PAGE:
Overcast and gloomy-looking this early Tuesday on California’s north coast — a temporary gray as way-most-likely the sun will dramatically appear soon and wash away the sad.
Dry for at least the next 10 days, maybe longer as the summer cranks itself into gear.
A perfect pitch for a searing fire season ahead for California, and the western US — two big fires down south cranked-up on Monday in the wake of searing temperatures.
As she evacuated her home near Bradbury yesterday, 17-year-old Tawni Atencio responded dramatically: ‘“It looked like a bomb exploded. It’s scary. We’re just praying it doesn’t get to our house.”‘
Greatly influencing all these fires is a roaring heat wave washing across California and the Western US.
Summer burn — Palm Springs recorded 123 degrees yesterday, a new daily record; hottest spot in the whole country was Death Valley, registering 126 degrees.
Meanwhile: ‘In Phoenix, temperatures hit 115 degrees — hot enough to fry an egg on pavement, residents pointed out on social media.’
The California south-land is expected to really, really heat up — the LA Times this morning:
But by the year 2050, there could be 22 days of extreme heat in Los Angeles, and by 2100, there could be 54 such days, a study released by UCLA scientists last year said.
It gets even worse the farther inland you go.
“A new season of extreme heat” likely lies in our future, the UCLA scientists warned.
By 2050, the most likely average future August will be warmer than the hottest August of the 1980s and 1990s, they said.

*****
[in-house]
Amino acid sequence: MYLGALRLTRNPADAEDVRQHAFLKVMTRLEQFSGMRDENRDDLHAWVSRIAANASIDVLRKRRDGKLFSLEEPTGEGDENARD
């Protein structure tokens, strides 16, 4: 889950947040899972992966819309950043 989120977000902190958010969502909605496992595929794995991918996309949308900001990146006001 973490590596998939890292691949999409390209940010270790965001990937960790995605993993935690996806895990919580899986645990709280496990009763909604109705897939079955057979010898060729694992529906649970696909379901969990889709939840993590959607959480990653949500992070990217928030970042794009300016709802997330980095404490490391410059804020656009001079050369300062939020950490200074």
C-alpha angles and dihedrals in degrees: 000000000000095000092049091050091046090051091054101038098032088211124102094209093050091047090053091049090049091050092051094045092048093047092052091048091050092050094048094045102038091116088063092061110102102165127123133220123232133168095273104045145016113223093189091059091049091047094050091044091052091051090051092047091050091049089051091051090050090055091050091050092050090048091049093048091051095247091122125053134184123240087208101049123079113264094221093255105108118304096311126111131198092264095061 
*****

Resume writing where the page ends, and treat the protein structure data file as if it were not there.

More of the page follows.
In fact, L.A.’s future winters will be most similar to how April felt in the ’80s and ’90s.
“We have to confront this,” study co-author Alex Hall, a professor at UCLA’s atmospheric and oceanic sciences department, said in an interview last year.
“Climate change is inevitable in this region.”
Understated — climate change will blister everybody.
Via Inside Climate News yesterday:
By 2060, large swaths of the planet could be hit by unprecedented heat waves during the summer months that would exceed all historical records, according to a new study by scientists at the National Center for Atmospheric Research.
Just as a severe heat wave sizzles the U.S. Southwest, sending temperatures in parts of Arizona to 120 degrees, this new study predicts similarly dangerous heat will become more commonplace.
Without major reductions in global greenhouse gas emissions, the study said there is a 90 percent chance that every summer will be at least as warm as the hottest to date across large parts of North and South America, Central Europe, Asia and Africa.
Also included in the article:
Another new study—by researchers with the Max Planck Institute for Chemistry and the Cyprus Institute—predicted extreme and persistent heat across North Africa and parts of the Middle East by mid-century that would directly threaten human health.
The average summer maximum temperatures in the region covered by the study would rise from 109 degrees Fahrenheit to about 115 degrees by 2050, and as high as 122 degrees Fahrenheit by the end of the century, the study concluded.
It was published online and will appear in July in the journal Climatic Change.
Yet another recent study, also in the journal Environmental Research Letters, found that the poorest 20 percent of the world’s population will feel the heat extremes sooner than people in wealthier regions.
Countries around the Horn of Africa and West Africa would be most affected, the researchers found.
And a note from someone who knows:
Michael Mann, a leading climate scientist and professor of meteorology at Penn State University, was in Phoenix on Friday when temperatures hit 106 degrees.
He was speaking at a Democratic National Platform committee meeting, where he pointed to the extreme weather as “an example of just the sort of extreme heat that is on the increase due to human-caused climate change,” he told HuffPost.
“The likelihood of record heat has already doubled in the U.S. due to human-caused warming,” he said, “and that’s just the tip of the proverbial iceberg.”
And just day one of summer…